Members of the public born in Ireland between 1965 and 1985 are being asked for their views on the introduction of once-off testing for the Hepatitis C virus (HCV).

The Health Information and Quality Authority has launched the public consultation following recommendations from the National Clinical Guideline for Hepatitis C that birth cohort testing be introduced.

Chronic Hepatitis C infection is often called the "silent disease" as many people do not have symptoms, however, it causes damage to the liver and other organs. 

Unless it is treated it can cause substantial morbidity and mortality over time.

One-hundred-and-twenty-eight liver transplants completed in Ireland between 2005 and 2018 were due to HCV. 

HIQA says this does not need to be the case, as highly effective and acceptable treatments for HCV are now available.

A Health Technology Assessment will look at the clinical effectiveness, cost-effectiveness and budget impact of screening.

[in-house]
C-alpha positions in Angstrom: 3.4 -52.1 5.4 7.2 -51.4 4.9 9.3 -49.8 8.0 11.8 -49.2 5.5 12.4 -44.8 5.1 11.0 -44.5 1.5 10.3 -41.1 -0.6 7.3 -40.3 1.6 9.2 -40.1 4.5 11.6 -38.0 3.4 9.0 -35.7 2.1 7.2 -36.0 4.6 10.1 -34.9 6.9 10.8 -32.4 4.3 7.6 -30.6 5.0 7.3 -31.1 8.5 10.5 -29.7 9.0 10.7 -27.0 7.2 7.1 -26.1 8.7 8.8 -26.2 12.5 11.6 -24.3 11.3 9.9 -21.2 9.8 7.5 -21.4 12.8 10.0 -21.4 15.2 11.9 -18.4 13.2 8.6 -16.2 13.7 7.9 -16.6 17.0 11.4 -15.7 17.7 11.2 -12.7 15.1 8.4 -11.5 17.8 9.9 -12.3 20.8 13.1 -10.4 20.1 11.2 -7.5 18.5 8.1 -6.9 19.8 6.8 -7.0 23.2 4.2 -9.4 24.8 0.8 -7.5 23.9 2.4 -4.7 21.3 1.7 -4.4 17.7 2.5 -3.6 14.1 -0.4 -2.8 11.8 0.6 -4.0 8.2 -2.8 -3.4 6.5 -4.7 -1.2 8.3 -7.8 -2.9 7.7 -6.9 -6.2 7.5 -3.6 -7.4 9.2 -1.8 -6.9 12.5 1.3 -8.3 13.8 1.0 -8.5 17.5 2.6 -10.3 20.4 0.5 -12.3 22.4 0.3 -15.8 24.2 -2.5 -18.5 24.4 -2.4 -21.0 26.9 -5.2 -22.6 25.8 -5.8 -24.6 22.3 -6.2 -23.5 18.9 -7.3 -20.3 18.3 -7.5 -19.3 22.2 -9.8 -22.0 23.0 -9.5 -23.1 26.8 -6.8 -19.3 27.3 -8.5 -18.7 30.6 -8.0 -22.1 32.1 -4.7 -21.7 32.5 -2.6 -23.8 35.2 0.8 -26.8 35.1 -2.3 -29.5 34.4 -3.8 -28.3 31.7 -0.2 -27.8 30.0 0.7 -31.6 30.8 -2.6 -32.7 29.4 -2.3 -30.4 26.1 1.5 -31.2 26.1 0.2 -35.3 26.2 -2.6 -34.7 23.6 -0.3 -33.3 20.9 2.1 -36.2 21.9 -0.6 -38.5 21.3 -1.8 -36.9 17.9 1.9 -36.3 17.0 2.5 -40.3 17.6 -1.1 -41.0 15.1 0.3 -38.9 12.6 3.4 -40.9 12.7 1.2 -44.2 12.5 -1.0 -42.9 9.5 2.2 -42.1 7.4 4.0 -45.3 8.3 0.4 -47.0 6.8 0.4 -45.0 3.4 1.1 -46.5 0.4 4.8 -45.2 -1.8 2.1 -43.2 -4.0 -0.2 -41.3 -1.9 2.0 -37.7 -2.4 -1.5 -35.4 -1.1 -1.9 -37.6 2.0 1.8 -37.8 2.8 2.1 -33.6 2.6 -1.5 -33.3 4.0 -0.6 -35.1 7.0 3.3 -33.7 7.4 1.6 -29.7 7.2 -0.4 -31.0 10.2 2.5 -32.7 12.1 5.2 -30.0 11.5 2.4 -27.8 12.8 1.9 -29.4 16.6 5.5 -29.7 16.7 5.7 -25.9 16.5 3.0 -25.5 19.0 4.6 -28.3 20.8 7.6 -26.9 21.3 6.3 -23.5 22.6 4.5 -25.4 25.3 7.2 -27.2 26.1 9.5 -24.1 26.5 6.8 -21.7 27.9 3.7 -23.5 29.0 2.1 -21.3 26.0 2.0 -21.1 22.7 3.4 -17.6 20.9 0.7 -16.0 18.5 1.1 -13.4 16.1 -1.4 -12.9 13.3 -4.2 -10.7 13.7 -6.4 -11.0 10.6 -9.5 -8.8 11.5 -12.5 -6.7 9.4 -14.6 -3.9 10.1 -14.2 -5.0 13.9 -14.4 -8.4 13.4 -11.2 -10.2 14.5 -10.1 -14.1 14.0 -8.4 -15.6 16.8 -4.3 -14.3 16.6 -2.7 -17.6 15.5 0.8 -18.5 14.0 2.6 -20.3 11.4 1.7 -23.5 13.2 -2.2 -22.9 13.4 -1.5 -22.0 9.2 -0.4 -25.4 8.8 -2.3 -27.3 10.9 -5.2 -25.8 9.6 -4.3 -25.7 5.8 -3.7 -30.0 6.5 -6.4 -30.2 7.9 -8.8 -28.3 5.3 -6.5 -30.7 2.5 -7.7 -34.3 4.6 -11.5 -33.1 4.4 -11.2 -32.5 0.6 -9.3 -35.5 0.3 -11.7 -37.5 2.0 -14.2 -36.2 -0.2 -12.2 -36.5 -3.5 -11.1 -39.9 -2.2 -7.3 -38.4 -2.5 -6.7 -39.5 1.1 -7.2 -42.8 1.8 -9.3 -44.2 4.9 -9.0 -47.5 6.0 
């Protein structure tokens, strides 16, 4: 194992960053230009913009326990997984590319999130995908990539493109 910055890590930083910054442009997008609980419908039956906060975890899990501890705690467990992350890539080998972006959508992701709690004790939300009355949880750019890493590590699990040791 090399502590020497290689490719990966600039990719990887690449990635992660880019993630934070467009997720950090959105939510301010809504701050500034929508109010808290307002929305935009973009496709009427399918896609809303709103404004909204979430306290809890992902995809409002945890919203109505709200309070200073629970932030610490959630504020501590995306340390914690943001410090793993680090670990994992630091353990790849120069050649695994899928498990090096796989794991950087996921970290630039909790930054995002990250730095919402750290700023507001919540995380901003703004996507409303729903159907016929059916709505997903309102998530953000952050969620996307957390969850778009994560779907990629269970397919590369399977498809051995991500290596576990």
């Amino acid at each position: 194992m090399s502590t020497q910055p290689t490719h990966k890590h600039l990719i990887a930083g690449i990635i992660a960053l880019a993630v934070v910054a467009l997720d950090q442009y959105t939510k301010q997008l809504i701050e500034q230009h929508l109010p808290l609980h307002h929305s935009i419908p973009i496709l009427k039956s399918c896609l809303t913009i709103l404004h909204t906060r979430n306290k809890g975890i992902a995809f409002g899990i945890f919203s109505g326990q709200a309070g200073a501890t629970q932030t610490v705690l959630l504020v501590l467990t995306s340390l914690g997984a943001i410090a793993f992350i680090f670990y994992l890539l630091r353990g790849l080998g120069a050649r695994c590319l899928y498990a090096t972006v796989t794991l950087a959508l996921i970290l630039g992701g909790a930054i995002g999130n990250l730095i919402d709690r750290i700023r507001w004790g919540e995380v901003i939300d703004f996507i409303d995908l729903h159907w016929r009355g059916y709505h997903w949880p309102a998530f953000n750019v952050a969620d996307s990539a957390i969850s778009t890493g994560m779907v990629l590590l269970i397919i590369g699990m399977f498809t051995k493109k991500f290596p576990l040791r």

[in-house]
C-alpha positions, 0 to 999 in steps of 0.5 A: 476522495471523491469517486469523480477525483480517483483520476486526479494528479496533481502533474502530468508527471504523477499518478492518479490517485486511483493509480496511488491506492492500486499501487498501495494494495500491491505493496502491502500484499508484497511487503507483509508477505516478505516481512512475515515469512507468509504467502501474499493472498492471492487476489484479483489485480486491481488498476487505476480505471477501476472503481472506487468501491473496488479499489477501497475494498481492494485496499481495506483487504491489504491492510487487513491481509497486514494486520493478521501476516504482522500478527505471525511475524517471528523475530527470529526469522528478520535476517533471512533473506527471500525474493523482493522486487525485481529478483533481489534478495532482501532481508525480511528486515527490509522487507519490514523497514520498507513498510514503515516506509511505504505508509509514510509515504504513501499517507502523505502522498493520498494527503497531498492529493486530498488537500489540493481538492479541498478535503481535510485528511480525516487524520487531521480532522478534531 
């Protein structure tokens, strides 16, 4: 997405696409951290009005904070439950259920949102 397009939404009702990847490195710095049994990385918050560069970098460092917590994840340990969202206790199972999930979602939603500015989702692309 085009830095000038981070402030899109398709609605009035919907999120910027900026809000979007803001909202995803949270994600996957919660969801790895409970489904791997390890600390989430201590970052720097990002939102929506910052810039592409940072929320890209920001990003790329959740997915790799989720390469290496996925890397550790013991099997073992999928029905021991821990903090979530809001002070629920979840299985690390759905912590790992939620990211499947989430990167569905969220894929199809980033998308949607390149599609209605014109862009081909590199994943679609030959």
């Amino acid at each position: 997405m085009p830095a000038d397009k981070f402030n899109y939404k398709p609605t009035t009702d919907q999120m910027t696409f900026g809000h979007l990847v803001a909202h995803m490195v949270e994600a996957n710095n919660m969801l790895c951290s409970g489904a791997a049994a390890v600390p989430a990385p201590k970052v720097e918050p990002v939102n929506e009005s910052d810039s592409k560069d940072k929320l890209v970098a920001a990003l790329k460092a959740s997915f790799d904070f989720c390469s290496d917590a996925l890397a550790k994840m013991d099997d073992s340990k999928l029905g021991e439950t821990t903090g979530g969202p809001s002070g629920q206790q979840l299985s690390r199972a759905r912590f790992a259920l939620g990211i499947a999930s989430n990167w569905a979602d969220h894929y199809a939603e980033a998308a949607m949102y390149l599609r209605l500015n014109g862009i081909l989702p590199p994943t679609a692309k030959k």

Dr Máirín Ryan, HIQA's Deputy CEO, has said the prevalence of HCV infection is highest amongst those born between 1965 and 1985 in Ireland. 

"Our analysis found that a one-time birth cohort testing programme for this group represents good value for money, but has significant upfront costs."

Globally, targets are being set to eliminate viral hepatitis as a public health threat. 

Ms Ryan, who is the Director of the Health Technology Assessment (HTA), says that in Ireland the Health Service Executive aims to achieve the World Health Organization target of making Hepatitis C a rare disease before 2030. 

"Introduction of a birth cohort testing programme would improve Ireland's chance of reaching this elimination goal."

HIQA wants to hear the views of the public on this draft report before it is finalised and invites people to give feedback on the HTA until Tuesday, 27 April 2021.

The final report will be subject to approval by the board of HIQA and provided as advice to the Minister for Health to inform a decision on whether or not to provide birth cohort testing for HCV in Ireland.